Last night was one of those nights that reaffirms any doubt you had in your ability to cook food like the Neanderthals did.
Loyal readers of this blog may be familiar with my grilling obsession. While in Calgary, this blog became the sole resting place of endless pictures of food I had prepared using my good friend propane and a BBQ I found in an alleyway
.. As with all good things, my grilling time came to an end…or so I thought.
The grilling culture in Egypt is such that kofta, kebab, and chicken wouldn’t exist without it. Unfortunately this culture usually exists in cafes with relatively industrialized grills, i.e. ones I’m not going to be rolling into my house anytime soon. Then Tom found himself a grill
. It was a great day for all foreigners in Egypt. I must admit he put on quite the show, even though he doesn’t stand a chance this weekend in the first-ever “Meat Symphony vs. Meat Poetry Battle Royale.” Naturally, I had to follow suit by buying my own grill. For the last few days, though, it became a matter of if I was ever going to use it. Well, last night was the night.
It started with the usual preparations. Fennel-coriander chicken, ginger-yoghurt lamb chops, and a variety of veggies that Simon and Megan had brought with them. But there was this unforeseen challenge: lighting the coals. There is no such thing as a propane grill or charcoal bricks. No, we’re talking semi-burnt pieces of wood that sell for 60 cents a kilo. Lighting them is easy if you have a hairdryer or fan. We lacked both, so it was up to Simon’s wind generating techniques to get the coals firing hot.
Original efforts were somewhat futile, however progress is often a slow process. Salman, a self-proclaimed coal expert, came home about a third of the way through the process. His suggestion, admittedly a brilliant one, was to get some petrol. That was sure to get the fire started, if not only in the BBQ. So Simon and Megan set out to take care of that, while Salman and I continued to fan like crazy to get the coals going.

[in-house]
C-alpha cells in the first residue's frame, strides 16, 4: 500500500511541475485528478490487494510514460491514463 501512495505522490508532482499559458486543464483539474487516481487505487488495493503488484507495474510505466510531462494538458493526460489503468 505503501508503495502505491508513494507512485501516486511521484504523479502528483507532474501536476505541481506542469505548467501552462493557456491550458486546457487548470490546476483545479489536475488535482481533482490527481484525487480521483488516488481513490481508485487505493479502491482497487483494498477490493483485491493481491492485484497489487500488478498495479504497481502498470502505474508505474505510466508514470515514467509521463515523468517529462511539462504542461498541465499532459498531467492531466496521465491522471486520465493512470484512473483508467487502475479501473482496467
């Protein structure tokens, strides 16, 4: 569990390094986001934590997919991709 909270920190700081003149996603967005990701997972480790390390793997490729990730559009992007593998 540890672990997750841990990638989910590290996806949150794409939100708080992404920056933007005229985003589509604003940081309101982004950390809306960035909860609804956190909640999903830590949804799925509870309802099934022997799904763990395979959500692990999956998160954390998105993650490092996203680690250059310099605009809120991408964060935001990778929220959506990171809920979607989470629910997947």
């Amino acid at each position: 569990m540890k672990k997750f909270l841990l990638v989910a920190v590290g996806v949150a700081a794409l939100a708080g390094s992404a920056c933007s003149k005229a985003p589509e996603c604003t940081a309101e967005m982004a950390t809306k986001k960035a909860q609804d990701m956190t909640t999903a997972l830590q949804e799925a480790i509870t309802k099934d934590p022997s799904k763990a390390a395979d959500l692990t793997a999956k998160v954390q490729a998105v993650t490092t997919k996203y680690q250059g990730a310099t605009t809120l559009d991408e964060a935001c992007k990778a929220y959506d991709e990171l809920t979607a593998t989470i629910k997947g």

We had a decent base of coals going by the time the supply team got back armed with a jerry can of what we thought was petrol. Salman prepared to do the honours saying, “Simon, take this bottle of water and dump it on me if I catch on fire.” Holy $#&@, man. Don’t kill yourself. That’s taking the concept of “taking one for the team” to a whole new level.
One of the most anti-climactic things ever is when you expect a furious explosion of light and flames, only to get nothing. That’s exactly what happened when Salman sprinkled the gas over the hot coals…nothing. How disappointing. We eventually concluded that the gas was in fact diesel. I think it was a sign that we should stop cheating and go back to our Cro-Magnon ways.
And that’s what we did. We fanned furiously and finally got some semblance of cooking coals. Then it was my turn. Up first, the fennel-coriander chicken. It grilled up beautifully—tender, juicy, and seductive. Next up, some yoghurt-ginger lamb chops. Simply put: if medium-rare lamb doesn’t get it done for you, then I don’t know what will. Third, a bit of an experiment…honey-glazed broccoli grilled on bamboo skewers that turned out decently. Fourth, a menagerie of peppers in the bell family, also soaked in the honey glaze. To top it all off was grilled apple smothered in sugar, cinnamon, and raisons. As they say, “Go big or go home.”
All the while, Simon did up a legendary shisha—perhaps the best shisha I’ve had since arriving in Egypt. BBQ and shisha. It’s a combination for the ages. And the best part of it all was that we used the coals from the grill to burn the tobacco.
This was perhaps my greatest BBQ feat ever. Cooking like a caveman is just that much more rewarding. But, I couldn’t have done it without Salman and Simon working the coals (and Megan for morale support).
Business opportunities are currently being explored.